PRINT A(I)
NEXT I

Arrays are perfect for programs that need to keep a list of things. You could use arrays to make a phone book program, or a program that keeps track of the people in your class at school.

TYPE

Sometimes you'll want to put a bunch of different kinds of variables together because all together they describe something. QBASIC's TYPE statement lets you create your own collections of variables. Here's an example:

 TYPE FriendType
FullName AS STRING * 20
PhoneNumber AS STRING * 14
END TYPE

DIM Friend AS FriendType

Friend.FullName = "Joe Blow"
Friend.PhoneNumber = "1-310-555-1212"

PRINT Friend.FullName; ": "; Friend.PhoneNumber

TYPE makes our new type, or collection of variables. DIM makes a new variable of that type. When we work with types, we use the variable name, followed by a dot ("."), followed by the name of the variable in the TYPE.

Since TYPE lets you use a single variable to represent a collection of variables, you can use TYPE to pass many parameters to a SUB at once. This may be a good way to avoid using SHARED too much in a SUB.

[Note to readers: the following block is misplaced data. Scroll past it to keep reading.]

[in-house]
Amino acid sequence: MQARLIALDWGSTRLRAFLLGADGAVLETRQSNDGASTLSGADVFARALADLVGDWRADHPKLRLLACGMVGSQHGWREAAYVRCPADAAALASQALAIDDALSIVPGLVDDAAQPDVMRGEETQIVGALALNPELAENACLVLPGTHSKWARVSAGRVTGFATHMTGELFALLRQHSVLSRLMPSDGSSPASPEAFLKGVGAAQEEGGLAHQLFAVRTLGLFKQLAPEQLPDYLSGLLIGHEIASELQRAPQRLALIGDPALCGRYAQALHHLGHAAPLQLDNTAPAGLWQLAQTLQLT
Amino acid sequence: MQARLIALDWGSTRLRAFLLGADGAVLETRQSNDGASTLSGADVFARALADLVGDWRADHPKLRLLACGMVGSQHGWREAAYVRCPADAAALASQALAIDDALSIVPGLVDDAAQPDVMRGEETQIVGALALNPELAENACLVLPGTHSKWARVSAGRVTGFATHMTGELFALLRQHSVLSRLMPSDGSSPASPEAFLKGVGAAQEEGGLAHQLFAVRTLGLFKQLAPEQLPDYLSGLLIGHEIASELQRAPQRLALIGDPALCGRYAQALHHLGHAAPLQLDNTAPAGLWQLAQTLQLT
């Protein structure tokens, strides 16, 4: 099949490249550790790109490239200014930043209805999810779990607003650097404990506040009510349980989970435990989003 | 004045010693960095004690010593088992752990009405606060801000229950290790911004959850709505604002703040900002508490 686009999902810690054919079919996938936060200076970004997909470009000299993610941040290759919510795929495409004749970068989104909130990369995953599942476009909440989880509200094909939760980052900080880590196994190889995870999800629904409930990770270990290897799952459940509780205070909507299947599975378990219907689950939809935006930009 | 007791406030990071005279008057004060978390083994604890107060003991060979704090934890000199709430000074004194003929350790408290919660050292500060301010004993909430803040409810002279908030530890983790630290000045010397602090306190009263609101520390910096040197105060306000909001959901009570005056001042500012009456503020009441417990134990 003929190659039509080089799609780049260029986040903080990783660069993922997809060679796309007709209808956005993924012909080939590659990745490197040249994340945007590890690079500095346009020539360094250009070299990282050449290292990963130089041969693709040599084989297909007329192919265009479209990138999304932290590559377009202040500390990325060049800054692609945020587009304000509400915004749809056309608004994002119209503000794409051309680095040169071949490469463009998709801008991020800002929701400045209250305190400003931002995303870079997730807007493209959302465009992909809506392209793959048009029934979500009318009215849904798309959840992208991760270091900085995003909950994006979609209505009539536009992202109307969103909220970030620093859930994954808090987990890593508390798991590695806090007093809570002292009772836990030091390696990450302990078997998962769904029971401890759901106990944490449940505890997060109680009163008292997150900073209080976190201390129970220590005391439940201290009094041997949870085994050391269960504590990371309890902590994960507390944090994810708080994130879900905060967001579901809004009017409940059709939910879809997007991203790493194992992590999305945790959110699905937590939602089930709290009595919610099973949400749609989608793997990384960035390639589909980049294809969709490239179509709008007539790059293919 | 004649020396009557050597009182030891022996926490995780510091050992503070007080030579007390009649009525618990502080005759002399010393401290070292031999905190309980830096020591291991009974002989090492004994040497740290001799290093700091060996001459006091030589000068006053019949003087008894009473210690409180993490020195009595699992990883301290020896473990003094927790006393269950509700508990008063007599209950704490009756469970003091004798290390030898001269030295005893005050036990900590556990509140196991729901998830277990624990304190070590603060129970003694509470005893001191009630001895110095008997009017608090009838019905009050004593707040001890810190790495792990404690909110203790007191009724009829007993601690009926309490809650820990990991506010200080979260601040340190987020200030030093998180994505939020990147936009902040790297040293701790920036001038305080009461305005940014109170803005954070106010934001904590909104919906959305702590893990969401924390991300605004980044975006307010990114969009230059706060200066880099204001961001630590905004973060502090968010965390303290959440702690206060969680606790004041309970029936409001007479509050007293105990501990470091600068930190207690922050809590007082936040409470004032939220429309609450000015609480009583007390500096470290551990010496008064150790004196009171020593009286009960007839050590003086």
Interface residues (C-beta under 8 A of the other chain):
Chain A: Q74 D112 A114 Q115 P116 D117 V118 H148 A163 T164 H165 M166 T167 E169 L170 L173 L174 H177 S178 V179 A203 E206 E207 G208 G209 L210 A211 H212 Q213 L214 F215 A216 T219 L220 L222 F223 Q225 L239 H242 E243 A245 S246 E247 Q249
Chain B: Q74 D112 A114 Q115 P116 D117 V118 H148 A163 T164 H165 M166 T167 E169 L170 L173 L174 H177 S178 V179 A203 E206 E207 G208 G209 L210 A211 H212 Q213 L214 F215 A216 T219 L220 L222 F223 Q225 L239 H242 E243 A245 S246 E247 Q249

In QBASIC, a TYPE can hold any of the built-in types. A TYPE can also hold another TYPE. However, a TYPE cannot hold an array. Visual BASIC allows that, but not QBASIC.

A Database

Using arrays and TYPEs together allows you to create what is known as a database. Try this:

 TYPE FriendType
FullName AS STRING * 20
PhoneNumber AS STRING * 14
END TYPE

' The database
DIM Friends(2) AS FriendType

' Fill the database with names and numbers
Friends(0).FullName = "Joe Blow"
Friends(0).PhoneNumber = "1-310-555-1212"

Friends(1).FullName = "Jack Sprat"
Friends(1).PhoneNumber = "1-340-555-6545"

Friends(2).FullName = "Carol Christmas"
Friends(2).PhoneNumber = "1-350-555-2421"

' Print out the entire database
FOR I = 0 TO 2
PRINT Friends(I).FullName; ": "; Friends(I).PhoneNumber
NEXT I


Source: http://jpsor.ucoz.com
Category: Qbasic Tutorial | Added by: JPSor (2009-02-26) | Author: JPSor
Views: 2371 | Rating: 5.0/1 |